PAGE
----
North of Brisbane is the Sunshine Coast, though when I was there it was getting a reputation as the Rain Coast. It had been raining a lot in October, and the wet earth contributed to the devastating flooding a few months later.
But on the day I visited the Sunshine Coast, it was a lovely sunshiny day. My bro and I rented a car and went for an explore up the coast.
There were no specific plans, and our first stop ended up being the seaside town of Coolum. It’s a bit resorty, but Mondays in October were obviously not the busy season.
In fact, it all felt a bit like a beach that under normal circumstance would have been a lush tropical destination, but due to all the other neighbouring lush tropical beaches, it was just another nice beach, having to be content with its ordinary reputation. Well, at least they don’t have to rake the sand for needles.
Thrillingly, a sign by a car park in Coolum warned of it being “swooping bird territory” during “breeding season”, but didn’t actually say when the season was. It was like an avian form of Russian roulette – was it breeding season? Would my head get some unwanted bird love? Visitors were advised to wear a hat or umbrella to help ward off those frisky birdies.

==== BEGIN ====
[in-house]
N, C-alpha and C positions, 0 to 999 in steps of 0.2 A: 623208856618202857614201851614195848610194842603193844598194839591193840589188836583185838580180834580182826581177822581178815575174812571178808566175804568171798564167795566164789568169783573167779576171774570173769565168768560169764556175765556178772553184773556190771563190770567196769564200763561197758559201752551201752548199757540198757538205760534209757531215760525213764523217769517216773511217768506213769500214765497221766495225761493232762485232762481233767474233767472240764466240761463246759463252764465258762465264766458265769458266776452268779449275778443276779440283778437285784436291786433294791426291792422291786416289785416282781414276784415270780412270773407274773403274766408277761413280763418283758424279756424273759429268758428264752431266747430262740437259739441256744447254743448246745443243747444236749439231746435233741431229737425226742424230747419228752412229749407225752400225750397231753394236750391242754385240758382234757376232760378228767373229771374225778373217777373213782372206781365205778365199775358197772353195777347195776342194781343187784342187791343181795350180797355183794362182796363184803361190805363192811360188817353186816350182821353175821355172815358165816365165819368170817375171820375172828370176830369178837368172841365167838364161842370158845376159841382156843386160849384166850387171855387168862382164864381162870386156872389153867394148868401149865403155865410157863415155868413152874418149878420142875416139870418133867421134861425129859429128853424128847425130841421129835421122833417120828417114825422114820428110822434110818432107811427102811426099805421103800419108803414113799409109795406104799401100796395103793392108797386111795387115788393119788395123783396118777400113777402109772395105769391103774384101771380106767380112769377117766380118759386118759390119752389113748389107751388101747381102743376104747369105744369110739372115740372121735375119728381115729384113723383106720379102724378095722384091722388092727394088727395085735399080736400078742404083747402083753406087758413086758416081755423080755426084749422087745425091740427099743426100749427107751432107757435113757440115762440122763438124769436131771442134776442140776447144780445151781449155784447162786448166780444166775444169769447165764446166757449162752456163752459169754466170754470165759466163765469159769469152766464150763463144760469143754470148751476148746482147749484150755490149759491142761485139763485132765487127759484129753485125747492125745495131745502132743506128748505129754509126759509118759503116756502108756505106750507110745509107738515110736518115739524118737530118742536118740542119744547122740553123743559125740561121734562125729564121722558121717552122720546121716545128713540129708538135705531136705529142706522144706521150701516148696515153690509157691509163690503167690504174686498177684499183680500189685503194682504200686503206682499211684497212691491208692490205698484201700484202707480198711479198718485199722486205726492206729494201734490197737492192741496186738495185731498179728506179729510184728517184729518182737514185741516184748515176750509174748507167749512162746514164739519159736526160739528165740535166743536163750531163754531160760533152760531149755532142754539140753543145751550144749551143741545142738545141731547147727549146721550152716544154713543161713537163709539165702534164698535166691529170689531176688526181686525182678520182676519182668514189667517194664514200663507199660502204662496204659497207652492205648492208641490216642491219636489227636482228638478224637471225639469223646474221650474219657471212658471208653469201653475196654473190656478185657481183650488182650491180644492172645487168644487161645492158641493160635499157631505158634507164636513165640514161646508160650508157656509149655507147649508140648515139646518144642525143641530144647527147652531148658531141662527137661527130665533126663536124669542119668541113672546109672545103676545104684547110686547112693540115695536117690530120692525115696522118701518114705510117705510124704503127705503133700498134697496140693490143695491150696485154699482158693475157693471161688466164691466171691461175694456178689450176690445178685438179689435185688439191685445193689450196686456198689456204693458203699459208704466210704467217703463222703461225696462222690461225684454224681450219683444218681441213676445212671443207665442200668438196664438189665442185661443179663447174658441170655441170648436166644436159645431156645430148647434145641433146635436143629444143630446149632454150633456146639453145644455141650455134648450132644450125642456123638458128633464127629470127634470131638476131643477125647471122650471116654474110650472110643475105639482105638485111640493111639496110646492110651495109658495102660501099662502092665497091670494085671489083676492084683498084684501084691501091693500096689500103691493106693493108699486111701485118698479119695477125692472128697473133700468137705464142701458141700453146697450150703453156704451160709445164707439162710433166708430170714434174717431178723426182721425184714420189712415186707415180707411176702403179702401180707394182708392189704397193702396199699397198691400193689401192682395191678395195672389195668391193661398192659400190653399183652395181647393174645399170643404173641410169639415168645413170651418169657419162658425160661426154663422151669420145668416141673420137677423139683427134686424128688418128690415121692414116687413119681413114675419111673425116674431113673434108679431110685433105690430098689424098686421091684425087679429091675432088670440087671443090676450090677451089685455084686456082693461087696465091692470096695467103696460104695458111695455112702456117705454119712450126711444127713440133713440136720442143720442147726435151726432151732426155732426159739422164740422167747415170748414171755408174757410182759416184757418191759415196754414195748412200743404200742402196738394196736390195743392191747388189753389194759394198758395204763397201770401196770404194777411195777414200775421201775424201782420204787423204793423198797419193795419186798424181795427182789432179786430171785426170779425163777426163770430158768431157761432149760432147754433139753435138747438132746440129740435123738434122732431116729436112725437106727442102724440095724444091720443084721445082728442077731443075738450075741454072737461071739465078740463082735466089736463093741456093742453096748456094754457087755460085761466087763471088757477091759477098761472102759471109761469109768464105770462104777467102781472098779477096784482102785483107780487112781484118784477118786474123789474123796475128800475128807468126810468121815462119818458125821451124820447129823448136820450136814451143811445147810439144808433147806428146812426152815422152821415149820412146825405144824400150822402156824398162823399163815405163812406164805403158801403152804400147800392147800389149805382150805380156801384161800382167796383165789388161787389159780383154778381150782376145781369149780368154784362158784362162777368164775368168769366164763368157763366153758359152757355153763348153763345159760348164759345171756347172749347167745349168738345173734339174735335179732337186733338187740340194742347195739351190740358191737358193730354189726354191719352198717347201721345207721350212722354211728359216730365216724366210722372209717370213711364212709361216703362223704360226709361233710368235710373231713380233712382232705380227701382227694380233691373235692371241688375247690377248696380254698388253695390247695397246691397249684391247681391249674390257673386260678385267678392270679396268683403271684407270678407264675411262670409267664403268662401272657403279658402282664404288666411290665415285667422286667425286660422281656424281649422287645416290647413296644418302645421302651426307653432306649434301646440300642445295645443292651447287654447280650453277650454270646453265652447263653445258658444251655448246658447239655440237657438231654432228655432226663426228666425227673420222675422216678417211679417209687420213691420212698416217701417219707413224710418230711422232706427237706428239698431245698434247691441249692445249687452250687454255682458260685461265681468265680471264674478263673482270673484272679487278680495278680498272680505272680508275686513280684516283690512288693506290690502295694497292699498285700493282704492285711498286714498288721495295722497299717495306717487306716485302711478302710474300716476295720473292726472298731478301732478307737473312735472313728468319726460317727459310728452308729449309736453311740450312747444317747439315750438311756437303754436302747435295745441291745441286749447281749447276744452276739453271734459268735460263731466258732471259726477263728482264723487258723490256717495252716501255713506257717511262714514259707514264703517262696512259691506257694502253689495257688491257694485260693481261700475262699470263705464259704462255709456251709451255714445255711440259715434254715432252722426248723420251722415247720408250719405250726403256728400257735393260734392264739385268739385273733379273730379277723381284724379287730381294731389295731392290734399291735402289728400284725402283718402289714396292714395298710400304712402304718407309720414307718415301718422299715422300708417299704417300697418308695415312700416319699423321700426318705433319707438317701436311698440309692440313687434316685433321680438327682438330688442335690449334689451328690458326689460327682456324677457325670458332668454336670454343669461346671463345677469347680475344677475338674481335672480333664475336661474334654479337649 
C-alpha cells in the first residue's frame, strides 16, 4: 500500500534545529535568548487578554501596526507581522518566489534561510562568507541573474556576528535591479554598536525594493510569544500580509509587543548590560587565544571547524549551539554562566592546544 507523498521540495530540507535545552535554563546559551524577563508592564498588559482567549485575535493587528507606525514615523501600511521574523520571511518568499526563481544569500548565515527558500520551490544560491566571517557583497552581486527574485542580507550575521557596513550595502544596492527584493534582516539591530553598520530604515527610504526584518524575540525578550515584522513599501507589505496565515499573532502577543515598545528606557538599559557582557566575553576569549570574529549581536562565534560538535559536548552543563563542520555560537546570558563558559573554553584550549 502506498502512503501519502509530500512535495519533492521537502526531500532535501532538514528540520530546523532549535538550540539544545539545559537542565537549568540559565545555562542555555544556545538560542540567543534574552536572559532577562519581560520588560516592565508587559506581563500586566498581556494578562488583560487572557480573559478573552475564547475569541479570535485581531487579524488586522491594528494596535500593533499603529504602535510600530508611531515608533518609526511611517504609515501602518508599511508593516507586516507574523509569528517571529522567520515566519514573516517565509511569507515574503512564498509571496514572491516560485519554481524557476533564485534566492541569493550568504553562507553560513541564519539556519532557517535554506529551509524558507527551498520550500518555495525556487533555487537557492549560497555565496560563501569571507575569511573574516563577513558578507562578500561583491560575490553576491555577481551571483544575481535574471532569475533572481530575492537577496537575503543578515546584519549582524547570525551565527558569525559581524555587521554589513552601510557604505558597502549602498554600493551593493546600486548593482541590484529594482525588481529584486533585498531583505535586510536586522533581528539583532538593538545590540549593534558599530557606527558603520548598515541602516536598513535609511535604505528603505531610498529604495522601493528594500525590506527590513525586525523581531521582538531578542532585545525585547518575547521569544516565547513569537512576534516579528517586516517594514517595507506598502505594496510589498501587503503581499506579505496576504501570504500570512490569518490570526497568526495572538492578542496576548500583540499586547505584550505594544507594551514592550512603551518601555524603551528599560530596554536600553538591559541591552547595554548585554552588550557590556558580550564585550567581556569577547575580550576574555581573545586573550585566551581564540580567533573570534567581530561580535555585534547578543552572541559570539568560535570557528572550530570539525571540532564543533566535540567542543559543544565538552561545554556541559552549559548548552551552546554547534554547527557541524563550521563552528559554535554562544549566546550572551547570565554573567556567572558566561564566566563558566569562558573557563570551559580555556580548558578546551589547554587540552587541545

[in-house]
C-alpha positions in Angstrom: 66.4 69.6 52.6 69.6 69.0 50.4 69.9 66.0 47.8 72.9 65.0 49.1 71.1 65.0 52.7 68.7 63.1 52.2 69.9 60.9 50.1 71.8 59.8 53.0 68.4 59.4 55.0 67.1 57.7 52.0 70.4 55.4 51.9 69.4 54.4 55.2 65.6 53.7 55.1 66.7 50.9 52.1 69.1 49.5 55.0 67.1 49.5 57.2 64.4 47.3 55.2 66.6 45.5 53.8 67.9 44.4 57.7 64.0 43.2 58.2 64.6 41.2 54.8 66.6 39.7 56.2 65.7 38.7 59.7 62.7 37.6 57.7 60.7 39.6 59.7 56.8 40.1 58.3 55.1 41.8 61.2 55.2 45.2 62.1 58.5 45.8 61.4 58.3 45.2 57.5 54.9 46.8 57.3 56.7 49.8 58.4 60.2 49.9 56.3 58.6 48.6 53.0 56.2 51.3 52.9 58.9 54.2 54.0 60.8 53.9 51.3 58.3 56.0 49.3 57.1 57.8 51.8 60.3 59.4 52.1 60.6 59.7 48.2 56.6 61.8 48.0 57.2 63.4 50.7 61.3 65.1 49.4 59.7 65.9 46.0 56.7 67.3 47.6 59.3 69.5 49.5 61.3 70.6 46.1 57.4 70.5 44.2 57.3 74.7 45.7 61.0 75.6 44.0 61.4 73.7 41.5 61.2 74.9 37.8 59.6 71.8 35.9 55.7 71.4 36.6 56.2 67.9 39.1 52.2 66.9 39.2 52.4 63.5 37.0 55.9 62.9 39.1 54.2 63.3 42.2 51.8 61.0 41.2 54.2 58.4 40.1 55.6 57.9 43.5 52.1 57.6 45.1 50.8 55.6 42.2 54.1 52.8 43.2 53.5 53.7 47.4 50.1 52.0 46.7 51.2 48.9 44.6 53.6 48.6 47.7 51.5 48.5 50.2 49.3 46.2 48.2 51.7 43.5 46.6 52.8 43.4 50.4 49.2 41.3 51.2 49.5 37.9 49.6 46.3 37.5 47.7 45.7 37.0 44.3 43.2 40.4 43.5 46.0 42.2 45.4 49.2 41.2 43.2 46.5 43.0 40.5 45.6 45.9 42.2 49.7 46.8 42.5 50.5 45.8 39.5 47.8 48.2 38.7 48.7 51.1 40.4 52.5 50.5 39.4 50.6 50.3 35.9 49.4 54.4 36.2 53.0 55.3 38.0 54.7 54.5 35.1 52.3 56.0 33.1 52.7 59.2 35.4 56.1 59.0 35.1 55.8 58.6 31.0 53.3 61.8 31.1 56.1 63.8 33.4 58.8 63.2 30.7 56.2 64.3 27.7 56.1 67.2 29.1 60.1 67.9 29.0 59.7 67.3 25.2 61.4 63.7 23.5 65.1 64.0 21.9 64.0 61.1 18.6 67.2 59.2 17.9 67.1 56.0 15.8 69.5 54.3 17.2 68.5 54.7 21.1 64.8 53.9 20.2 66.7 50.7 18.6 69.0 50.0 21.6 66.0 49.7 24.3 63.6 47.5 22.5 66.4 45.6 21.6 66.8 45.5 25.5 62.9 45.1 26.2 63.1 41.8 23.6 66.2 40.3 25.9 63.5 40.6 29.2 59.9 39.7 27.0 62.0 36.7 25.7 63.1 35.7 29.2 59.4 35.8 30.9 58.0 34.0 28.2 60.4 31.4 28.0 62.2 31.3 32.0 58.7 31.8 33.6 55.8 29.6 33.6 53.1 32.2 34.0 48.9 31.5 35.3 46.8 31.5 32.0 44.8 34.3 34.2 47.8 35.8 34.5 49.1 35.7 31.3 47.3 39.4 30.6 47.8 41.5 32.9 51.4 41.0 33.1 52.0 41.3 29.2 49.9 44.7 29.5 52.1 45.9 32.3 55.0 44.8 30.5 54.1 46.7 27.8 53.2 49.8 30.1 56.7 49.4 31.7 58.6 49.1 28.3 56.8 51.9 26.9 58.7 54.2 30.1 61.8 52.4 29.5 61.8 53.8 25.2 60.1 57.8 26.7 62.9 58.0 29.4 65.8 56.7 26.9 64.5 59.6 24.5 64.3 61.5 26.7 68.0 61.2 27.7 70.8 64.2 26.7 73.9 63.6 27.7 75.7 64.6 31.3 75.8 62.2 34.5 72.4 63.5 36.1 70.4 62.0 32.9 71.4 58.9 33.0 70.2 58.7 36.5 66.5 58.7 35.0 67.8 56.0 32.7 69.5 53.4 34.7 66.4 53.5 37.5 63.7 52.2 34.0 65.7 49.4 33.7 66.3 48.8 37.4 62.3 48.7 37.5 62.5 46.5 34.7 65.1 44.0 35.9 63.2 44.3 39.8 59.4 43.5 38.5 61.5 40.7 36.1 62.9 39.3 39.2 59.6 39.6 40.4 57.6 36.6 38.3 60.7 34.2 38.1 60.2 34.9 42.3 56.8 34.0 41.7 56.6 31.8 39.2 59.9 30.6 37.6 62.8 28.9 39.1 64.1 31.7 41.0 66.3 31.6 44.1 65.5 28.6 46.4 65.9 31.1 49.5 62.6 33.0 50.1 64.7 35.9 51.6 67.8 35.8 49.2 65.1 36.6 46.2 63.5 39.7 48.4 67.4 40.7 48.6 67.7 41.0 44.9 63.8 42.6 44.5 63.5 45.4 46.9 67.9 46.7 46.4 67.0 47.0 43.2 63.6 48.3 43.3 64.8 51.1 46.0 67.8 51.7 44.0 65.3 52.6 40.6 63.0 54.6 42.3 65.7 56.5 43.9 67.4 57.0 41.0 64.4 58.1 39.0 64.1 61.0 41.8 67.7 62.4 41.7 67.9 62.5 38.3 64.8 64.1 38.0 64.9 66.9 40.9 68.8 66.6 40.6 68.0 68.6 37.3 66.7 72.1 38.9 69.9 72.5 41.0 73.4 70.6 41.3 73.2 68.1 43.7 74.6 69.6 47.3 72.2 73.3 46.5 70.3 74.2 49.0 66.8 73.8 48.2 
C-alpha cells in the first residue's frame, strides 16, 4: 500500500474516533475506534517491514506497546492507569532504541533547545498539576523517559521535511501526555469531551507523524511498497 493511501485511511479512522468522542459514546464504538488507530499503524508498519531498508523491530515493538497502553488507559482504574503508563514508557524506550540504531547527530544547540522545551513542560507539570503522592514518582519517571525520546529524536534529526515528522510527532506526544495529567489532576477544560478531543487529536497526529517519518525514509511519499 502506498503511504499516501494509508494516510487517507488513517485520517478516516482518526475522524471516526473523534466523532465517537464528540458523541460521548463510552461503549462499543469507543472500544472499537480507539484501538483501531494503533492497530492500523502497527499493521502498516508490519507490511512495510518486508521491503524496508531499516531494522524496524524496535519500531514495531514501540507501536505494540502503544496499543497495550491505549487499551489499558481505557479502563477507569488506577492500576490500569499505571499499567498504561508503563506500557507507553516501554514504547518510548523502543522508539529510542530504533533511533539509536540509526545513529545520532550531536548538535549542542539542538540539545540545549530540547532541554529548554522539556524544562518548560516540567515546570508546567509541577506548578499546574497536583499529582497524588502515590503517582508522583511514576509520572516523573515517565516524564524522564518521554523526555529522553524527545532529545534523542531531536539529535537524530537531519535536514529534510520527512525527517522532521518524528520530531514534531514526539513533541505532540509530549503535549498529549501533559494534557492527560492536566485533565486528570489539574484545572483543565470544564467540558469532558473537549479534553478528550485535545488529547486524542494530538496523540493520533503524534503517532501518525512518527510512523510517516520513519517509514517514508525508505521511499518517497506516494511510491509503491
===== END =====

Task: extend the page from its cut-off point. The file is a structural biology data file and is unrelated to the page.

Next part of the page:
Actually, the different fauna was really interesting. The protected but annoying ibis is the scourge of outdoor cafe seating. Walking along the riverbank I’d see exotic creatures like the Australian water dragon hanging out on the footpath, and the Sunshine Coast introduced me to bush turkey down by the beach.
That bush turkey’s beach was Noosa Heads, which is a lovely tropical beach and/or a vile tourist resort. On one hand, you can enjoy an ice cream down by the beach or browse the local bookshop. On the other hand, you can go to the Hugo Boss shop and buy a suit, because obviously buying a suit is what one goes to a subtropical beach to do.
Ugh. Noosa Heads is a bit rubbish, but that’s its thing. What’s more fun is cruising down the Sunshine Motorway listening to King Kurt’s 1983 psychobilly classic “Destination Zululand“, singing along with half-remembered lyrics distorted by 25 years.
We stopped off at the Buderim Ginger Factory (after previously discovering that it’s not actually located in Buderim) and toured the ginger factory and stocked up on various ginger products (including some marmalade that ended up putting my suitcase 1kg over the weight limit, which I had to pay extra for. Boo.)
And so we returned to Brisbane, passing under Steve Irwin Way and paying respects to the Crocodile Hunter and/or stingrays.
Now, if turns out, I didn’t just have a wee Queensland holiday. I was able to experience some of the best bits of it before they were munted by the floods. The next time I return, it’s going to be to a different state.